By Karen Stokes
After over an hour and a half of questions and answers, on Tuesday Feb. 6, the Milwaukee Common Council appointed Dr. Patricia McManus as interim Health Commissioner for the City of Milwaukee.
McManus, a Milwaukee native and executive director of the Black Health Coalition of Wisconsin was approved for the Health Commissioner by a 13-1 vote. The job pays from $118,000 to $165,000 a year.
The vacancy occurred on January 11, when Bevan K. Baker resigned as health commissioner following information that surfaced that thousands of families were not properly notified when high levels of lead were found in children in the city of Milwaukee.
In her opening statements McManus displayed confidence in her qualifications for the position. “I’ve always been a public servant, I am capable of doing it, I have the skills, I have the credentials.”
Her credentials include a BSN, MSN in nursing from the University of Wisconsin- Milwaukee and a Ph.D, in Urban Studies-Health Systems.
After appointing Paul Nannis, Mayor Tom Barrett soon withdrew his appointment of Nannis after it was clear that he did not have the votes to be confirmed by aldermen. On Monday, a resolution to appoint McManus was introduced by Common Council President Ashanti Hamilton.
“I am responsible and accountable to the mayor and the Common Council for what I do for whatever time that is but I’m not taking a loyalty oath,” McManus said. “I know how it works, I’ve worked in government before. It’s important that my loyalty is to the community.”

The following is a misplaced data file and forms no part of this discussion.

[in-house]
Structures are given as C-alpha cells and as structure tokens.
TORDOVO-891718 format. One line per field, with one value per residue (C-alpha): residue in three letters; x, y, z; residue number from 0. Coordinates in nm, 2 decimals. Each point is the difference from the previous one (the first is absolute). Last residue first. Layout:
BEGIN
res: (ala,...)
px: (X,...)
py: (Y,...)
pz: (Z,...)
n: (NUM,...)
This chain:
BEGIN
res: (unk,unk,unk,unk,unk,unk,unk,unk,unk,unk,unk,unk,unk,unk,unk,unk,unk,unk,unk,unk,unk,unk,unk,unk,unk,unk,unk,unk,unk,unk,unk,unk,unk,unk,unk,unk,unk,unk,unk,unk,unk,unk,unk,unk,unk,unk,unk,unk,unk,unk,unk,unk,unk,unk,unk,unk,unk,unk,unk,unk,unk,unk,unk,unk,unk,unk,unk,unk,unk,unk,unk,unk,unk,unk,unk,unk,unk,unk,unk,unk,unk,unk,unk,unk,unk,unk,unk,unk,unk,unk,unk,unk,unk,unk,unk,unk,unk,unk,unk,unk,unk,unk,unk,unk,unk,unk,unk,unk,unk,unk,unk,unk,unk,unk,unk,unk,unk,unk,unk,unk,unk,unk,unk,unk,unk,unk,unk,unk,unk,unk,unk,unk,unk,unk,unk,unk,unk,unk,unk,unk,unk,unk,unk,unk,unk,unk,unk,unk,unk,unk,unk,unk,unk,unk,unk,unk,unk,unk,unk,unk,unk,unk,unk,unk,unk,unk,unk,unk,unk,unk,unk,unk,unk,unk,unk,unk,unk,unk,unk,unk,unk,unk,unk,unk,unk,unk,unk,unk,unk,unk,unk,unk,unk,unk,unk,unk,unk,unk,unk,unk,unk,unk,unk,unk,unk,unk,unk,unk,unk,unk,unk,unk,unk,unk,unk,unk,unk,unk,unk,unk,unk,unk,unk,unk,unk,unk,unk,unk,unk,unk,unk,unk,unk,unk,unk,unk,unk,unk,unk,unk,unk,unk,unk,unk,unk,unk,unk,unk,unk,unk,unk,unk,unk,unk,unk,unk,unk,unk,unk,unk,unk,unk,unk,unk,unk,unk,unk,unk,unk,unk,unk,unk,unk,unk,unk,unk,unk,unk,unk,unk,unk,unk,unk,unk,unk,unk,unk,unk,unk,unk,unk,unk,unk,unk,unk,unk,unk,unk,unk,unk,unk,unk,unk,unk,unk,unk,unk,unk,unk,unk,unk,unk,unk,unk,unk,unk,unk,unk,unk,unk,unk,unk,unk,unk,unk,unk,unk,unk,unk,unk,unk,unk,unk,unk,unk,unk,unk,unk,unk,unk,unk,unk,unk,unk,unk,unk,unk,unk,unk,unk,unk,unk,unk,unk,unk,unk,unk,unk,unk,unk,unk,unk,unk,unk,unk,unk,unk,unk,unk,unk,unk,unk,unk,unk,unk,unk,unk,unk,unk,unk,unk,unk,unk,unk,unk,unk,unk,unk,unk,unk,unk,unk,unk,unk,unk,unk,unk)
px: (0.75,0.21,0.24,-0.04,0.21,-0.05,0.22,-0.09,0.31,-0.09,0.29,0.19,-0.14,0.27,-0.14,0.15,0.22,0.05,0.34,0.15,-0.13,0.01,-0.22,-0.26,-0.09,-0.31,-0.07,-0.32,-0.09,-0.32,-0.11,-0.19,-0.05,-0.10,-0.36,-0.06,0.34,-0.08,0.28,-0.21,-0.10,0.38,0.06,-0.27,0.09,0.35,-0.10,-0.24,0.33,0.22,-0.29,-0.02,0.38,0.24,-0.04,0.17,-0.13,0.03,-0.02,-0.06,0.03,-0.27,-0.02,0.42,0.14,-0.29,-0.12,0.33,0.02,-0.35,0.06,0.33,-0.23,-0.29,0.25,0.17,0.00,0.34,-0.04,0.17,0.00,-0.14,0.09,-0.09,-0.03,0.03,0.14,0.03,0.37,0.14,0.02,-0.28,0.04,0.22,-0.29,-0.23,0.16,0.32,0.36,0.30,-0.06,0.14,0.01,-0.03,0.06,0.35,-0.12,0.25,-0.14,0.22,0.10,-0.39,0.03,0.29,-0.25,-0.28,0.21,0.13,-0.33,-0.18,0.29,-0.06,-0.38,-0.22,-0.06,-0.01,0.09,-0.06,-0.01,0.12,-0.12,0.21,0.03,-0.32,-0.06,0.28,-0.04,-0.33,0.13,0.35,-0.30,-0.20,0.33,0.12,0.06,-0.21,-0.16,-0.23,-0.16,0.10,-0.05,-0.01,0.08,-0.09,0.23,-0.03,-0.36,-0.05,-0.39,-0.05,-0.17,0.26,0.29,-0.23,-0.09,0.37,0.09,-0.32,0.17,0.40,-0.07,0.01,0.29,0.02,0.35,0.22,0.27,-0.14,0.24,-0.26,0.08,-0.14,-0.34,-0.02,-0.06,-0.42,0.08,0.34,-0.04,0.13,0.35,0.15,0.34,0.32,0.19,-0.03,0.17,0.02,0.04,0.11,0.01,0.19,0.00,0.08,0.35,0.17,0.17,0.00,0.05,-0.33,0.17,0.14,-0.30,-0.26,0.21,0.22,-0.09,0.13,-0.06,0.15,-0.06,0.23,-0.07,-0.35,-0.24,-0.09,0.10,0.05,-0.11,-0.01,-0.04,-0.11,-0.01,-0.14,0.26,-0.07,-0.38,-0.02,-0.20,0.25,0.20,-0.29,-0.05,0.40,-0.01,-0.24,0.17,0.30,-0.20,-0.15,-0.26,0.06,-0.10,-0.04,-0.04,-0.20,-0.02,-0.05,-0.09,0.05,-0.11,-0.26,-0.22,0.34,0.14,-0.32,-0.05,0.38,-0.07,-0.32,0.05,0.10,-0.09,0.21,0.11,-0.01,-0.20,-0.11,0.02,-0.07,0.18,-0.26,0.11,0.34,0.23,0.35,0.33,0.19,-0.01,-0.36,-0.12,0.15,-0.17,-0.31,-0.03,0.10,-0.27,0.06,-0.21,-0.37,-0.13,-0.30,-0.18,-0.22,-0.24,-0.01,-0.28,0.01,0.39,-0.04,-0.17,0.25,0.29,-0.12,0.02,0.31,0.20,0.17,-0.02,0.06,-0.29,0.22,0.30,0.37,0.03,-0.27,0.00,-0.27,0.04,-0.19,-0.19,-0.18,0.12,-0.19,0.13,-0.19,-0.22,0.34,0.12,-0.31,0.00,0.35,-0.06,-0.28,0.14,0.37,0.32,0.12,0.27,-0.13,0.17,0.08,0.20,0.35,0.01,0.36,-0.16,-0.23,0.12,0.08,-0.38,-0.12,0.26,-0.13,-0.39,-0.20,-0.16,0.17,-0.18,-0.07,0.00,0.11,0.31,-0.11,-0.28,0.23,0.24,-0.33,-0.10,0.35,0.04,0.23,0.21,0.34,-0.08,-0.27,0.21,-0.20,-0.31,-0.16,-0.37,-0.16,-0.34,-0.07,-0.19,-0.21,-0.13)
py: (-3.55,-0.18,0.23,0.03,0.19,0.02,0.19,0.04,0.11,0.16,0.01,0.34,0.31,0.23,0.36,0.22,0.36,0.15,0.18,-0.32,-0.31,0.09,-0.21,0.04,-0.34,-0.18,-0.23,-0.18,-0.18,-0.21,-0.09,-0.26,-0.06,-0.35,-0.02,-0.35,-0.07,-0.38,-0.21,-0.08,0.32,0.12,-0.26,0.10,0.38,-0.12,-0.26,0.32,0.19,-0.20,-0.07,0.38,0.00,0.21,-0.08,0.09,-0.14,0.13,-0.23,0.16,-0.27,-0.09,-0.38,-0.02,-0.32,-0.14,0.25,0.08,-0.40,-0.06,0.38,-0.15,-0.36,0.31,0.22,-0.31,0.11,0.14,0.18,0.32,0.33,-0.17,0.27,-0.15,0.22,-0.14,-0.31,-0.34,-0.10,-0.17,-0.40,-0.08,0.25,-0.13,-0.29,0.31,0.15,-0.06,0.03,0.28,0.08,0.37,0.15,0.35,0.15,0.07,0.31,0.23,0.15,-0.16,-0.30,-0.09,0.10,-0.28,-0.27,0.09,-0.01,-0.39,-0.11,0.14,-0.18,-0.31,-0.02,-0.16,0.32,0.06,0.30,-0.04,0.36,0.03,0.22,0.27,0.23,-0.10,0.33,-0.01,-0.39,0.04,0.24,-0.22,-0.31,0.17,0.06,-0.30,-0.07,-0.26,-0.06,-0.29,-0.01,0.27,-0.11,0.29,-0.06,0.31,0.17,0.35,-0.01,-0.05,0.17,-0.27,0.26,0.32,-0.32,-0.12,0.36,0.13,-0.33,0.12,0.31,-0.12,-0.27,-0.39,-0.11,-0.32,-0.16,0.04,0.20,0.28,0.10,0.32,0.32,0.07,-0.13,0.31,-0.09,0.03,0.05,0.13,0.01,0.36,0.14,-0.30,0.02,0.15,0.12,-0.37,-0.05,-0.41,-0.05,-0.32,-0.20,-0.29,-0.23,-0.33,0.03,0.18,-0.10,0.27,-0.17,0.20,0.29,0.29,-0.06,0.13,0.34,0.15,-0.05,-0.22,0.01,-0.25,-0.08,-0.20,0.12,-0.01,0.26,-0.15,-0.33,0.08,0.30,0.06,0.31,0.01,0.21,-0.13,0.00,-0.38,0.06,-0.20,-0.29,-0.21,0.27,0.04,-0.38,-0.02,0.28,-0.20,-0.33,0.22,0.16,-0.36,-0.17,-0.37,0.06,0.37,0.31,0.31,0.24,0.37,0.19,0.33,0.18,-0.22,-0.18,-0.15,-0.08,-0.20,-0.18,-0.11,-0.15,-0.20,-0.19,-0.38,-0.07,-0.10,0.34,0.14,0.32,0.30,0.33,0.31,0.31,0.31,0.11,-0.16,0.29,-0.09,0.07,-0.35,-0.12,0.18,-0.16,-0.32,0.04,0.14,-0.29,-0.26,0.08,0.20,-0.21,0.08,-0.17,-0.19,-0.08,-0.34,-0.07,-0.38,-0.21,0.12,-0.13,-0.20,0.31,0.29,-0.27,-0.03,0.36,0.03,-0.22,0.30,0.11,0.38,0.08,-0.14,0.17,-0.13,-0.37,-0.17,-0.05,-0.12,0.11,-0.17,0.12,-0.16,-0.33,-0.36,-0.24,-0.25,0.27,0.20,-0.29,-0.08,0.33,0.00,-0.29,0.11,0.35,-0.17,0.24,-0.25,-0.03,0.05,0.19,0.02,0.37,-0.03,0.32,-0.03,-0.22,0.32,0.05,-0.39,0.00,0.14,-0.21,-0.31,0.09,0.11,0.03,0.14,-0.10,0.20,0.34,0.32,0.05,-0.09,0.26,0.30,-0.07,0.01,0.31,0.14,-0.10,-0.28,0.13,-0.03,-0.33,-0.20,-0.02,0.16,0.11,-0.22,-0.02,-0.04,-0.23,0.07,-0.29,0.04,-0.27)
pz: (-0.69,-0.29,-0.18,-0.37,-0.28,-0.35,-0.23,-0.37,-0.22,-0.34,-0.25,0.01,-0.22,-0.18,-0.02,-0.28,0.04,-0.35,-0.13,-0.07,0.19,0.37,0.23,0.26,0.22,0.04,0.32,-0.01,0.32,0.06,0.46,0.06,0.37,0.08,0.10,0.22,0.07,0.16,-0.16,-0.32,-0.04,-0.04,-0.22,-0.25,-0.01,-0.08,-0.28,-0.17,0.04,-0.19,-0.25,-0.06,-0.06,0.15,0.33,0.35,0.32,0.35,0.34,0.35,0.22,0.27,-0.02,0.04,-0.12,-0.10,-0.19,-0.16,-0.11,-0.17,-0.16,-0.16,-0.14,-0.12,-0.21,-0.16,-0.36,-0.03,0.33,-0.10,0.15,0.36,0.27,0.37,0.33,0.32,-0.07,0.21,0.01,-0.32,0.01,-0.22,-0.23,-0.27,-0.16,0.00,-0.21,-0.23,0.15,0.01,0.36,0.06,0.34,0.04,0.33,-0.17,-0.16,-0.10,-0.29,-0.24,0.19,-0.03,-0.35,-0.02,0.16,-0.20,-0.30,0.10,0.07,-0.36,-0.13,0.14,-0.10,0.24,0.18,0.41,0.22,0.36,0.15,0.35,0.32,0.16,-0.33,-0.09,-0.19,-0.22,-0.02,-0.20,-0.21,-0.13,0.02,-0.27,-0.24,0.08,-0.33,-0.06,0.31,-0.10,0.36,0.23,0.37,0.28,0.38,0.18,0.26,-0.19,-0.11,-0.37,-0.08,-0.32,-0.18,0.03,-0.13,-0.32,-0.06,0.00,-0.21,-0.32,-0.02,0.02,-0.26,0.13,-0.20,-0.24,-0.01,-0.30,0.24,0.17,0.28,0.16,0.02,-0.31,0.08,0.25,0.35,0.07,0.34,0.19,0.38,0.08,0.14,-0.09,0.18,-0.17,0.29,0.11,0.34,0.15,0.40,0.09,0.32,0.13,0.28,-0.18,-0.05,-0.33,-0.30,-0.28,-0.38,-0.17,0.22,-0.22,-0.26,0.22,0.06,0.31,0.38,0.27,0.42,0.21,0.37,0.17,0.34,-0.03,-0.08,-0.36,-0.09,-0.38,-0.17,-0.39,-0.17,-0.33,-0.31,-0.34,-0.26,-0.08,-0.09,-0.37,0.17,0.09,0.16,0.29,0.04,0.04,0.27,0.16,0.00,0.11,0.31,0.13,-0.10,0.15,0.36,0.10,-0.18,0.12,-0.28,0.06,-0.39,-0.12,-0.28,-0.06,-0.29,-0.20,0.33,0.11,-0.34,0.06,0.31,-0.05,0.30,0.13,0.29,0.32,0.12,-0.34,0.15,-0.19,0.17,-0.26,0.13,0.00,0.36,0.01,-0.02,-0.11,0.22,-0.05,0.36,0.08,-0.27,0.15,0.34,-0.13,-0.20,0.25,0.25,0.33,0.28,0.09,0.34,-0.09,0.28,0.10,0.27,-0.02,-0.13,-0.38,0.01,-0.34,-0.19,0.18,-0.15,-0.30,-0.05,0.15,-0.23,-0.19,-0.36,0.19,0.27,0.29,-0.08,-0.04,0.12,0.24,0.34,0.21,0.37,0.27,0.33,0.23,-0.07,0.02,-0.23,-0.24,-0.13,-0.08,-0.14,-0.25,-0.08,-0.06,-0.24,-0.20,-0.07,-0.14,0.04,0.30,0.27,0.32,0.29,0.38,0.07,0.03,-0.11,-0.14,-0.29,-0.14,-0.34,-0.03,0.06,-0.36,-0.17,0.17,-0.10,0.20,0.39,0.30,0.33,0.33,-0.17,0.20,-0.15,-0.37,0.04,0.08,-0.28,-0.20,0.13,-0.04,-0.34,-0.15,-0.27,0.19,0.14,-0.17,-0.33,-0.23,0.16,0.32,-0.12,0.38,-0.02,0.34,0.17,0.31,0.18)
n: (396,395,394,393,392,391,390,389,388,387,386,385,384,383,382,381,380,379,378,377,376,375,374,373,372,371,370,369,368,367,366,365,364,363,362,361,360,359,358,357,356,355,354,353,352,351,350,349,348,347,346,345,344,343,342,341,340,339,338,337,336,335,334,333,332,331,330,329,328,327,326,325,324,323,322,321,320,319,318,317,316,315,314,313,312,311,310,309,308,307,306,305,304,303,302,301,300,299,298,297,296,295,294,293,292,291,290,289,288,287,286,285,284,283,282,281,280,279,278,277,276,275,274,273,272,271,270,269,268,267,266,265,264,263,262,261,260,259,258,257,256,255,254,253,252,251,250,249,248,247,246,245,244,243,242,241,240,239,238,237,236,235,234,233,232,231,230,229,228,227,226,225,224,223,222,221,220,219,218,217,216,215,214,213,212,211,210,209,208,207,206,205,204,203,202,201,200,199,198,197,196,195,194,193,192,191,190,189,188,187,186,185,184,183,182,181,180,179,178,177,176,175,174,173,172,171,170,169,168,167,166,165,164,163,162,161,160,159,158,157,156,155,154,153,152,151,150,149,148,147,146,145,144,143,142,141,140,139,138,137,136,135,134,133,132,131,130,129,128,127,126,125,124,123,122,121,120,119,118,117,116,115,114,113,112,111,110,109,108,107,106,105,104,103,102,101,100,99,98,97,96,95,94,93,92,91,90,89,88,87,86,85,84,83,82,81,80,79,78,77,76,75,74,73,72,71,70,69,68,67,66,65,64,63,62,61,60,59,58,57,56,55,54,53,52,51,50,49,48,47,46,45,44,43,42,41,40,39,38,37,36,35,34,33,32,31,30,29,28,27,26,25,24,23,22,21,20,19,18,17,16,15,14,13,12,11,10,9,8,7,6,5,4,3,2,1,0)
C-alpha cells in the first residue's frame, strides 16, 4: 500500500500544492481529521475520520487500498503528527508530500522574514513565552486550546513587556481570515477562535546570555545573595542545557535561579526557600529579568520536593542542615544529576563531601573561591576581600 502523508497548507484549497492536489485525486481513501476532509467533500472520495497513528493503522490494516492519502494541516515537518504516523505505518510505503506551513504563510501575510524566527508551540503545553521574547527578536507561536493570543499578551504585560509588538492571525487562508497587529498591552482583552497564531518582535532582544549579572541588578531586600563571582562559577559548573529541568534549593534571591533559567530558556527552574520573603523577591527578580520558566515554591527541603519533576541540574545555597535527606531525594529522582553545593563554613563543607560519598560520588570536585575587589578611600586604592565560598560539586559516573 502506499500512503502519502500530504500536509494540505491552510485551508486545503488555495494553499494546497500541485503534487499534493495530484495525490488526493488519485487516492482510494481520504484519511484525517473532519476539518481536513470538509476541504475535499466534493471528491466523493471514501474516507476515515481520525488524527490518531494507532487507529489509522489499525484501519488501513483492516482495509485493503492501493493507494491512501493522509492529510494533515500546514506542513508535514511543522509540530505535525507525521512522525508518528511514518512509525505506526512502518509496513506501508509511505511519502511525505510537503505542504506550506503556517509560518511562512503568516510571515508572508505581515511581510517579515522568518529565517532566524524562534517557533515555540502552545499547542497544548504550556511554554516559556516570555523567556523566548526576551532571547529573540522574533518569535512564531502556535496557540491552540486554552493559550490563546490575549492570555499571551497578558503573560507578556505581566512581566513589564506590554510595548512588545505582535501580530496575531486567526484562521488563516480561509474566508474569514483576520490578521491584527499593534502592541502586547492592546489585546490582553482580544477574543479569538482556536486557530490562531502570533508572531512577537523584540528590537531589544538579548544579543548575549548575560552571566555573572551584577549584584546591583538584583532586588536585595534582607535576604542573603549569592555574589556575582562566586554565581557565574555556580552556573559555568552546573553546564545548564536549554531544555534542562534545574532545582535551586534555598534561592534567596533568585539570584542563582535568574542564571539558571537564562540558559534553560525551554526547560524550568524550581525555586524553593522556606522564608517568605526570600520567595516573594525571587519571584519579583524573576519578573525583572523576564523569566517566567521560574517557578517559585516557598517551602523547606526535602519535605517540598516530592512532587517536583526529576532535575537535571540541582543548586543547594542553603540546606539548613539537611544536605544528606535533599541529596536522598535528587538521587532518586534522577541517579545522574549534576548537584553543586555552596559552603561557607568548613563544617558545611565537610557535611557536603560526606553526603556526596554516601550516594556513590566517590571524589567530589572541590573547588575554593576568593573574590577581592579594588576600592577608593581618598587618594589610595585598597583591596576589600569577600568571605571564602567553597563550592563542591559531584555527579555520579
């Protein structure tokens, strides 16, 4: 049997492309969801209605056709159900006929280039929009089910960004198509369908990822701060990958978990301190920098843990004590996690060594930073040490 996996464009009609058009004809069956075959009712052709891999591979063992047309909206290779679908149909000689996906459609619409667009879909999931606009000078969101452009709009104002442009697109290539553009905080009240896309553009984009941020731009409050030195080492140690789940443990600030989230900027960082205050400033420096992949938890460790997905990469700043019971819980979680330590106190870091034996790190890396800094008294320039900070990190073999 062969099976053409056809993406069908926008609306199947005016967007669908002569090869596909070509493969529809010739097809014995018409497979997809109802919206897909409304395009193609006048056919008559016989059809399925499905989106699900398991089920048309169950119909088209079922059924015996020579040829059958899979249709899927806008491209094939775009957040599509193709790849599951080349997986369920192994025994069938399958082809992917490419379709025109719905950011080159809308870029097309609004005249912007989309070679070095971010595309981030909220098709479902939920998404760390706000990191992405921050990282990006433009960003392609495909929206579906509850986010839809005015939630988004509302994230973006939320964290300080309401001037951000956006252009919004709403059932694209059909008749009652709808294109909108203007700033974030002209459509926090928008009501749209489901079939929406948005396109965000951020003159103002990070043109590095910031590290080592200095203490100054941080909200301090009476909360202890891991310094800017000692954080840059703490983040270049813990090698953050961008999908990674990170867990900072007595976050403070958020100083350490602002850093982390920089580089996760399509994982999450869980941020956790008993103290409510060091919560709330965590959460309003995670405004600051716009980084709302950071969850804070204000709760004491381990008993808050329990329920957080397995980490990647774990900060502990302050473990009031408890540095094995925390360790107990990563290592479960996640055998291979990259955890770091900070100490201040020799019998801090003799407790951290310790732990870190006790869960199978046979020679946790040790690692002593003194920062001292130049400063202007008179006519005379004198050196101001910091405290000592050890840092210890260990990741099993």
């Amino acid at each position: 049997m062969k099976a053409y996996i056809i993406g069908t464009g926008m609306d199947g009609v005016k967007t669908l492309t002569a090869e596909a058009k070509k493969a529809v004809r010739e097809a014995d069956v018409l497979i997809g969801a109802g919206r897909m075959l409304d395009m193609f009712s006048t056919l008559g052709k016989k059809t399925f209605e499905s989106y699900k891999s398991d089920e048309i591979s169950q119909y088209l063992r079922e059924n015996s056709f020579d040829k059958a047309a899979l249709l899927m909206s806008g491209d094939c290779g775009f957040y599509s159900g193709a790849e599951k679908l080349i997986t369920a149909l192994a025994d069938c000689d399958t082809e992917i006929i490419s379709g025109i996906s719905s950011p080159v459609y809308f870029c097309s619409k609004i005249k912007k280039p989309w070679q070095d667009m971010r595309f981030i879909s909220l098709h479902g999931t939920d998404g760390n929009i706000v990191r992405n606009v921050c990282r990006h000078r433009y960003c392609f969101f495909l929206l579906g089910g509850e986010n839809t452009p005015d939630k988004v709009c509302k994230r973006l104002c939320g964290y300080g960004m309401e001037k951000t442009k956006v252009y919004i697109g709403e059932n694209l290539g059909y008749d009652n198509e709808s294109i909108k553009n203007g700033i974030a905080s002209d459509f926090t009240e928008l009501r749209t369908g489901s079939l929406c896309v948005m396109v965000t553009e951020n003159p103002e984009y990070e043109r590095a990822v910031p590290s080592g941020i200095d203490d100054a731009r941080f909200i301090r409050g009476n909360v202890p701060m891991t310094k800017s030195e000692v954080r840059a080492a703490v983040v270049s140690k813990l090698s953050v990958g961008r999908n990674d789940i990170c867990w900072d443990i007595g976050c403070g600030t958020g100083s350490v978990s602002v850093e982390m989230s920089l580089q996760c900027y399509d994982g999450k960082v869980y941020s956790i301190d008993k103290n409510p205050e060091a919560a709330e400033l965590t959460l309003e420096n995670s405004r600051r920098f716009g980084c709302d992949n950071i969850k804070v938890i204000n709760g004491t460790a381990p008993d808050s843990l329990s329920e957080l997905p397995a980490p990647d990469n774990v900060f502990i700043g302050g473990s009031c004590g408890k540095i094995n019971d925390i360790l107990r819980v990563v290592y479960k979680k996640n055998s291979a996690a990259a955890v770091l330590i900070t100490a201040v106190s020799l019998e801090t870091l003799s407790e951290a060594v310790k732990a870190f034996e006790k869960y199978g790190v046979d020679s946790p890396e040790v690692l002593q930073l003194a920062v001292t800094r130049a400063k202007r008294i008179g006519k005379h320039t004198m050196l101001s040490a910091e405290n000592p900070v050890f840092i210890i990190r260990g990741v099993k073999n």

During the lengthy meeting there was support and resistance to McManus’s appointment, at times heated. Her history, past work with the Black Health Coalition and outcomes were scrutinized.
McManus handled all questions confidently and professionally.
“I’m good at what I do. I’ve done it a long time,” McManus said.
“She’s handling the questions like a champ,” said President Hamilton.
Alderman Terry Witkowski suggested that the process was being rushed and there was little opportunity to scrutinize the appointment.
“I was gone on vacation and I came back to an overwhelming groundswell of support for Dr. Mc- Manus,” said Alderperson Chantia Lewis. “This is what the community is asking for and we need to listen to the community.”
“There has been conversation of the process of this appointee, it’s extremely important for us to have the priority of community trust,” said Hamilton.
“I began to reach out to others in the medical community about someone we could work together with to get past this conflict. Dr. McManus was on all those lists.”
“I thought it was imperative to move at the speed of Justice and not just necessarily the regular
process,” Hamilton said.
McManus almost unanimous approval vote included the only “no” vote coming from Alderman Terry Witkowski and Ald. Murphy abstained, wanting a public hearing.
Dr. McManus’s plan is to take a leave of absence as executive director of the Black Health Coalition to fulfill her duties of the interim health commissioner. She explained that she will meet with Mayor
Barrett and her staff at Black Health Coalition prior to making a decision on an extended appointment.
The mayor’s office released a statement Tuesday that before Barrett signs the file, he will meet
Barrett is set to appoint a permanent health commissioner in early April.